The following sculptures are at the Lamayuru monastery temple (Senge Lakhang), which was built around the 11th century. Unless otherwise stated the photos are by Kishore Tukral, published on Eva Lee Studio
Undated (circa 11th century?), Ladakh, Lamayuru, Senge Lakhang, main altar with Vairocana and the four direction wisdom buddhas, painted clay.
The age of the sculptures is unknown, some of them appear to have been repainted recently. They display Chinese-style draping (ample dhoti with soft pleating, large shawl that covers the arms) associated with the 15th-16th century onwards.
Detail of, Amitabha/Amitayus, with a red body, both hands in the meditation gesture.
Detail of Akshobhya, with a blue body, calling Earth to witness.
An inner and an outer flaming halo is sculpted around the buddhas.
Detail of Amoghasiddhi, with a green body, dispelling fear with his right hand.
Detail of Ratnasambhava, with a yellow body, his right hand palm out.
Detail of the lion throne below Ratnasambhava.
Detail of the garuda at the top of Vairocana’s throne.
Lamayuru, (Mahakala, clad in a tiger skin loin cloth, seated on a human victim), painted clay, photo on Christian Luczanits
Lamayuru, (Palden Lhamo, clad in a leopard skin loin cloth, seated on her kiang), same as before.
Lamayuru, tutelary deity (seated on a snow lion), photo by Christian Luczanits here
Undated, Ladakh, Lamayuru, Mahakala, Palden Lhamo, tutelary deity, after being repainted, photo by Kishore Tukral, 2013 on Eva Lee.
Lamayuru, undated, Naropa cave, Naropa, possibly Taktsang Repa and Milarepa, (painted clay or wood?), photo credits unknown (Kishore Thukral or Eva Lee?) on Eva Lee
Naropa, at the back, is seated on a tiger or leopard skin and holds a skull cup in his left hand. The unidentified lama is seated on a tiger or leopard skin and holds a skull cup in his right hand. Milarepa is next to him. If this is Taktsang Repa Ngawang Gyatso, he lived from 1574 to 1651, which situates these three sculptures around the 17th century at the earliest. Considering that the temple was destroyed at the beginning of the 19th century then rebuilt, these and the following may have been commissioned for the occasion (or later).
Undated, Lamayuru, prayer hall, Maitreya, same as before.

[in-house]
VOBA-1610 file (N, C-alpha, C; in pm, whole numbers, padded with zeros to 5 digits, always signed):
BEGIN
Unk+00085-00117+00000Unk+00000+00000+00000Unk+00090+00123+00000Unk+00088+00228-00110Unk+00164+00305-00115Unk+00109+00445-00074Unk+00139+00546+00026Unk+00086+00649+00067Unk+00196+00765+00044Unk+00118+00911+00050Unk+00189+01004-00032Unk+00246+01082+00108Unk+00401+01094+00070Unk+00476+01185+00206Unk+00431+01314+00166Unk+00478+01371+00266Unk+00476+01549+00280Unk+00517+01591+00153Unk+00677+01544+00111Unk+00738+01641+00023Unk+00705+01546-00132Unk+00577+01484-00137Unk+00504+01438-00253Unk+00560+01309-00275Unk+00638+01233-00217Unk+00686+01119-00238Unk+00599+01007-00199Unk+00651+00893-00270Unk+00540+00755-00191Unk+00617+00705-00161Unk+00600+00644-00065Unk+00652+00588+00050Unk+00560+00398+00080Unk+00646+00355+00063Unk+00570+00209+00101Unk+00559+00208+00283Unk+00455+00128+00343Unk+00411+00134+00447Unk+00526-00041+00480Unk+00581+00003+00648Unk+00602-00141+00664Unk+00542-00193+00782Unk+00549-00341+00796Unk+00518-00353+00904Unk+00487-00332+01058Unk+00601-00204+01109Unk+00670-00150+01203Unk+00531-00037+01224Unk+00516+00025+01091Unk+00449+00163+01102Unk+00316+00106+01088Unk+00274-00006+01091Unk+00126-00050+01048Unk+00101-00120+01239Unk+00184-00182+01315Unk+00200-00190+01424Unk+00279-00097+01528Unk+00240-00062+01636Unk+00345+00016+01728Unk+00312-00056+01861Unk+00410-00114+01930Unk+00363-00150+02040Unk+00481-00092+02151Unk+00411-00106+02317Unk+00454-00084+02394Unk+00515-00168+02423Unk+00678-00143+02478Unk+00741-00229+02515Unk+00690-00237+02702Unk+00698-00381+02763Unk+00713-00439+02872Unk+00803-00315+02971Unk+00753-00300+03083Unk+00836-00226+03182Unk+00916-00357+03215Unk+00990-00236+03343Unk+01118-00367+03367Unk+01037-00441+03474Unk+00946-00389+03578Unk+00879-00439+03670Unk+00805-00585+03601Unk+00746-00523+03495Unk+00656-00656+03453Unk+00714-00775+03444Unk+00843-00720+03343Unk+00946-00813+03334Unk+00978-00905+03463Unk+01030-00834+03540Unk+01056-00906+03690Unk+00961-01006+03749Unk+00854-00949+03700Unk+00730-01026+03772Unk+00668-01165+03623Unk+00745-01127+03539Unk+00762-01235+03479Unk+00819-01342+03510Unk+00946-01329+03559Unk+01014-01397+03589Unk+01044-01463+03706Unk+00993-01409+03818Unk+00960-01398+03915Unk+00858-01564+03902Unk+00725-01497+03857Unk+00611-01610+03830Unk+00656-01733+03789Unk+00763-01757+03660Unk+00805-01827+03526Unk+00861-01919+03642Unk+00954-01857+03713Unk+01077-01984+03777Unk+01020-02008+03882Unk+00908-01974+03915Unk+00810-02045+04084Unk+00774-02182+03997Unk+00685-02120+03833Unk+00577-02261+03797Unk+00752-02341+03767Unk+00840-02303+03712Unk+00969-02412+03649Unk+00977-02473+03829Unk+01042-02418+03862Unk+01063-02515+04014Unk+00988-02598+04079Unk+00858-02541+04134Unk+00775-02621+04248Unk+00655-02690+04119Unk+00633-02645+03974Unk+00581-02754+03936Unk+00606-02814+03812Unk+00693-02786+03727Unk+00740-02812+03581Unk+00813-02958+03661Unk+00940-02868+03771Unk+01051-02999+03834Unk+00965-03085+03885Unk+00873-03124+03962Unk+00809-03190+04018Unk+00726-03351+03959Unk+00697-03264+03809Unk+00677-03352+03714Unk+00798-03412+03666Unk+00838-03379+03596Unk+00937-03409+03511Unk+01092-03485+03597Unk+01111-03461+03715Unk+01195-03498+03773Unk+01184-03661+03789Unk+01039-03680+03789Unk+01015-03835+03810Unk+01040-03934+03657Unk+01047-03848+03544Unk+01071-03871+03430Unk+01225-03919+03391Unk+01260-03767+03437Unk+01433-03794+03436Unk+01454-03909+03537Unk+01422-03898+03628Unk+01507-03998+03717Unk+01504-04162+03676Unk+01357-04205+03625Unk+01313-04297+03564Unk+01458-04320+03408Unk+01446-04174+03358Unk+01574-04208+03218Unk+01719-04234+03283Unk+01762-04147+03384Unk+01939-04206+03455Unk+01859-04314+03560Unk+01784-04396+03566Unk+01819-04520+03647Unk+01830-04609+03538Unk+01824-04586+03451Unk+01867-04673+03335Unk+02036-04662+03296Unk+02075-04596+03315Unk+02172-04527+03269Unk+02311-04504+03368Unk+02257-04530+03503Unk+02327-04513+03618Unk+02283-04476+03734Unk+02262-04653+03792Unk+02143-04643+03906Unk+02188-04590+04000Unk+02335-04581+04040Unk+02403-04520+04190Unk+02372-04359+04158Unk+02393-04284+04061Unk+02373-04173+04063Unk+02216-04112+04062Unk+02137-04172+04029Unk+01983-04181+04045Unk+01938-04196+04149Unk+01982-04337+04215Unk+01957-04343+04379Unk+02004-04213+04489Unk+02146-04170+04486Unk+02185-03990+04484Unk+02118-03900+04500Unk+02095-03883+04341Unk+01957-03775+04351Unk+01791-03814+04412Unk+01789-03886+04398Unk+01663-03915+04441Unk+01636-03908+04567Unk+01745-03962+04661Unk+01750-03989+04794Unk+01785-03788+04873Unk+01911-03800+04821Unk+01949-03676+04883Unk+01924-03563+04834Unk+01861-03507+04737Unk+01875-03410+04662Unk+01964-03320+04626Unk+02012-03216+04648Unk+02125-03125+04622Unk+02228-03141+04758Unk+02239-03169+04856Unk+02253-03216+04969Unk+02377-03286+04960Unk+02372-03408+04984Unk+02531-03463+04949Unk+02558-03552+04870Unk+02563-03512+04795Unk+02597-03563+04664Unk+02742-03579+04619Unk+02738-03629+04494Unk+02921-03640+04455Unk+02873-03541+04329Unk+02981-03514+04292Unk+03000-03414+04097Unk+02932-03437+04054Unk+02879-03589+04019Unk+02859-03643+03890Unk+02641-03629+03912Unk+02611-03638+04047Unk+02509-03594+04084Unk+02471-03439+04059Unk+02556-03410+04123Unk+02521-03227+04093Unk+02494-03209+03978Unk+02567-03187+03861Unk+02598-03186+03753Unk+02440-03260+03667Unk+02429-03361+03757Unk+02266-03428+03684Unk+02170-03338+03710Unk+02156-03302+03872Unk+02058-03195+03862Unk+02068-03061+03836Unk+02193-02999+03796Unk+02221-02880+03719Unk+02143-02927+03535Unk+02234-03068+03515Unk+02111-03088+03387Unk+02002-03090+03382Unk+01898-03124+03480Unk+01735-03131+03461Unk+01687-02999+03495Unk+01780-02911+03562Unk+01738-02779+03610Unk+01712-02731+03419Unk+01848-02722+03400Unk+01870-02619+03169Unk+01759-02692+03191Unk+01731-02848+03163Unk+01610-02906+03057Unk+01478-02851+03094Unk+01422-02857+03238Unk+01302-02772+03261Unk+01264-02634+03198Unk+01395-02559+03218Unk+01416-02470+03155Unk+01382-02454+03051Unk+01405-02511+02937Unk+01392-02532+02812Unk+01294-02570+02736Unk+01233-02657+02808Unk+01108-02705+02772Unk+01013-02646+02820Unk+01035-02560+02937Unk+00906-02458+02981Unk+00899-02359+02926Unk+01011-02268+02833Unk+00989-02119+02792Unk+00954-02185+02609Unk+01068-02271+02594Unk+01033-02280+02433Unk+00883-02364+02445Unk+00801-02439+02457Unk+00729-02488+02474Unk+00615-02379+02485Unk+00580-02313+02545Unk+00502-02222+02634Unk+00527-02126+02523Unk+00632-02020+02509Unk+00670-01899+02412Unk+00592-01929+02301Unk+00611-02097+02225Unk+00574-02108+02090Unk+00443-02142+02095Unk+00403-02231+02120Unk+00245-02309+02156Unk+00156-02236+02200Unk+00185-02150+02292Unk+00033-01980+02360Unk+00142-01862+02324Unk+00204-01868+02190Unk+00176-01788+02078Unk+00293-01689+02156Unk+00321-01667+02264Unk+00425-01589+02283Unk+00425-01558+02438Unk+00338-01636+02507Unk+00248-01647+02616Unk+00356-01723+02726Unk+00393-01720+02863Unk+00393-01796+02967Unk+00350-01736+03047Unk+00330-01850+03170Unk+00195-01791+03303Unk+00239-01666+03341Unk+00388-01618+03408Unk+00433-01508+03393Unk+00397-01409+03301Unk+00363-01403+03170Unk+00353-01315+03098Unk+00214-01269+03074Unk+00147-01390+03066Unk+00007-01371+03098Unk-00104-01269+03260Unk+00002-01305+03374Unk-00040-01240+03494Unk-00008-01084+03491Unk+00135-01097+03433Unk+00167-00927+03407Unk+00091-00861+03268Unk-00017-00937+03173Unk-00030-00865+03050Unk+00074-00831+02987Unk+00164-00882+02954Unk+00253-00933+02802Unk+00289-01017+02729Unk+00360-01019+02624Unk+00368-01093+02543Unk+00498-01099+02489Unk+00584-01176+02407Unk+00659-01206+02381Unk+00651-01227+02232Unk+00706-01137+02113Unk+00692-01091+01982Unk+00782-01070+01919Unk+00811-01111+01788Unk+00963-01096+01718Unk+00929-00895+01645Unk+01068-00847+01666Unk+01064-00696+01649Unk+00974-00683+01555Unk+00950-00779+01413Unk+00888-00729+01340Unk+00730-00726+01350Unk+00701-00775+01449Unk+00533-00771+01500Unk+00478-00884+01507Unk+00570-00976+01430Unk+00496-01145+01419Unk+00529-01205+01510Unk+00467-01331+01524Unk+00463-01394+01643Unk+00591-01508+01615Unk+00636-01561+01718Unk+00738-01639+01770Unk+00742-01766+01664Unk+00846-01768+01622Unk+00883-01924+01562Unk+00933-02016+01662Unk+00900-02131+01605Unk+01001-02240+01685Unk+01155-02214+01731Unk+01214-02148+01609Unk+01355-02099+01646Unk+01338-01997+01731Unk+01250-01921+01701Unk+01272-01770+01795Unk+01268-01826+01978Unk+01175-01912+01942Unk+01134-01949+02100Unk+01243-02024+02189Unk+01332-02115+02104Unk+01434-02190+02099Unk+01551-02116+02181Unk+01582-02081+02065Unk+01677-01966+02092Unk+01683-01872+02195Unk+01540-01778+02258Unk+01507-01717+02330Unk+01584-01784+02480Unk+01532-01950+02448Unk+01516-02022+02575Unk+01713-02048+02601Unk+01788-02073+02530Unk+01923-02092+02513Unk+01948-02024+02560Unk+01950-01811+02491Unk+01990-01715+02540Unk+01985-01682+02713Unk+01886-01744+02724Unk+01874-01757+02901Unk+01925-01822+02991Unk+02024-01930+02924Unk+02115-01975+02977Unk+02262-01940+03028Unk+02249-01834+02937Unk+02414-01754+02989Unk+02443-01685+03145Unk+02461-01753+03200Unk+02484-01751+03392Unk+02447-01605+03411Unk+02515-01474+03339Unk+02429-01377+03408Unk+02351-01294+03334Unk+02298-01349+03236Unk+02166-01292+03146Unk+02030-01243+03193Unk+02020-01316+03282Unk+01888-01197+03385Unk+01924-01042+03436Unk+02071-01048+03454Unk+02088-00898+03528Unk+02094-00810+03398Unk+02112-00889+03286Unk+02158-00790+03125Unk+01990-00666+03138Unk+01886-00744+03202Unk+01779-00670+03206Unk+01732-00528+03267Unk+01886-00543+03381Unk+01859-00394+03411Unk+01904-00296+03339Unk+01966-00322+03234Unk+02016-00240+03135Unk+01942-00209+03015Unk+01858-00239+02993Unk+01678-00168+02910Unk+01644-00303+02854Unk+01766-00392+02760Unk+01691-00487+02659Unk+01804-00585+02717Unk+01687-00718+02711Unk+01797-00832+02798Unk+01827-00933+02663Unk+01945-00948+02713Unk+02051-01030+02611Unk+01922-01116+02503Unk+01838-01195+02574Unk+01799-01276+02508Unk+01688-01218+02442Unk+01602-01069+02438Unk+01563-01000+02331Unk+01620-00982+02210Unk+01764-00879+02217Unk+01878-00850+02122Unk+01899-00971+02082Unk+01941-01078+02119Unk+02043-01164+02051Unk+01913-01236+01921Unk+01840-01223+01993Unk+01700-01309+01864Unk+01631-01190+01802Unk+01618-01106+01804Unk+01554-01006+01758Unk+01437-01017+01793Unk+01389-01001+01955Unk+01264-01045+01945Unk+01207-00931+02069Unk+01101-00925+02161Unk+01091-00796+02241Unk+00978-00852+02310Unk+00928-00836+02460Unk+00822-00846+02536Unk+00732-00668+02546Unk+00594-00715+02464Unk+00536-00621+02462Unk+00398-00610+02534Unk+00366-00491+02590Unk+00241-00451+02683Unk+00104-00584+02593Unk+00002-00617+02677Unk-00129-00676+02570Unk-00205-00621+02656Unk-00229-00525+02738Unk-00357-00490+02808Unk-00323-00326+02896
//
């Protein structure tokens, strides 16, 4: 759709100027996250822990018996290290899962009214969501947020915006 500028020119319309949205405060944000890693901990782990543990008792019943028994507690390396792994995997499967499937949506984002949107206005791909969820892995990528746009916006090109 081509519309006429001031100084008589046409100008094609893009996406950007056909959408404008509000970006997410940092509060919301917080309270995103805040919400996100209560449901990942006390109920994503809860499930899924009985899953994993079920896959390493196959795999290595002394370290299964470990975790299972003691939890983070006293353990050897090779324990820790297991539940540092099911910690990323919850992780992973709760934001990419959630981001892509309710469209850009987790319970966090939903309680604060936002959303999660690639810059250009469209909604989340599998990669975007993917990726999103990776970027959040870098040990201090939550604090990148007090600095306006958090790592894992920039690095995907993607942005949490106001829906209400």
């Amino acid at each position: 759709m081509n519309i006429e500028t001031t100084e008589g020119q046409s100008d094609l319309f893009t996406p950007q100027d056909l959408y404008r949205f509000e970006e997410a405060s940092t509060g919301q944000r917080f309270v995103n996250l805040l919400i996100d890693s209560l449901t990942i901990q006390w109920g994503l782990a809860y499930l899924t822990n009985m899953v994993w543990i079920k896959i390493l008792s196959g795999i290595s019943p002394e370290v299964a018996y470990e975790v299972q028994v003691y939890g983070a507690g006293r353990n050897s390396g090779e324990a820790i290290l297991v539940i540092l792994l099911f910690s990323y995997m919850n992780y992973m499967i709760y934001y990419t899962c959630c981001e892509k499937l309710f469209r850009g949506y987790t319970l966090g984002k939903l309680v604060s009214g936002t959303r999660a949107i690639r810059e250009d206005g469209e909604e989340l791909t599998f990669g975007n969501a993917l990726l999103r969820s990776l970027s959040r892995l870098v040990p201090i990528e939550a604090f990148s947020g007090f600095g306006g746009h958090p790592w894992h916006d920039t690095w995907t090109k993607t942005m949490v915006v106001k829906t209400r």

Maitreya does the ‘turning the wheel of the Law’ gesture with his hands.
Undated, Lamayuru, prayer hall, White Tara, same as before.
White Tara, with a third eye on her forehead and an eye in the palm of her hands and the sole of her feet, displaying the gesture of supreme generosity with her right hand and bestowing refuge with the other.
Undated, Lamayuru, prayer hall, Amitayus, same as before.
Amitayus holds a long-life vase in both hands.
Undated, Lamayuru reliquary temple, Vajradhara, same as before .
Vajradhara holds a vajra sceptre and a vajra bell in his hands crossed over his heart.
According to the Achi Association the temple at Kanji and the paintings inside it are approximately 700 years old. Unfortunately, there is no information as to the age of the sculptures (see https://www.achiassociation.org/fileadmin/Downloads/Flyer-AA-2016.pdf).
Undated (14th century or later), Ladakh, Kanji gompa altar, painted clay, before latest restoration, photo here
Avalokiteshvara, flanked by Green Tara on his left and the main medicine buddha on his right.
Ladakh, Kanji temple, altar, Avalokiteshvara, photo on Silk Road.
Avalokiteshvara appears in his popular Shadakshari Lokeshvara form, with rosary and lotus in his upper hands. The arch painted on the wall behind him deity depicts birds and kinnaras on each side and a garuda holding a snake in its beak and hands at the top.
Ladakh, Kanji temple, altar, Medicine Buddha, photo on Silk Road.
Bhaisajyaguru is identified by his blue body and the way his right thumb and forefinger are folded to hold an arura fruit while his left hand does the meditation gesture.
Ladakh, Kanji temple, altar, Green Tara, painted clay, photo on Silk Road.
The gesture to bestow refuge with her left hand is usually associated with White Tara. Instead of displaying supreme generosity with the other hand, she does a similar gesture but upside down.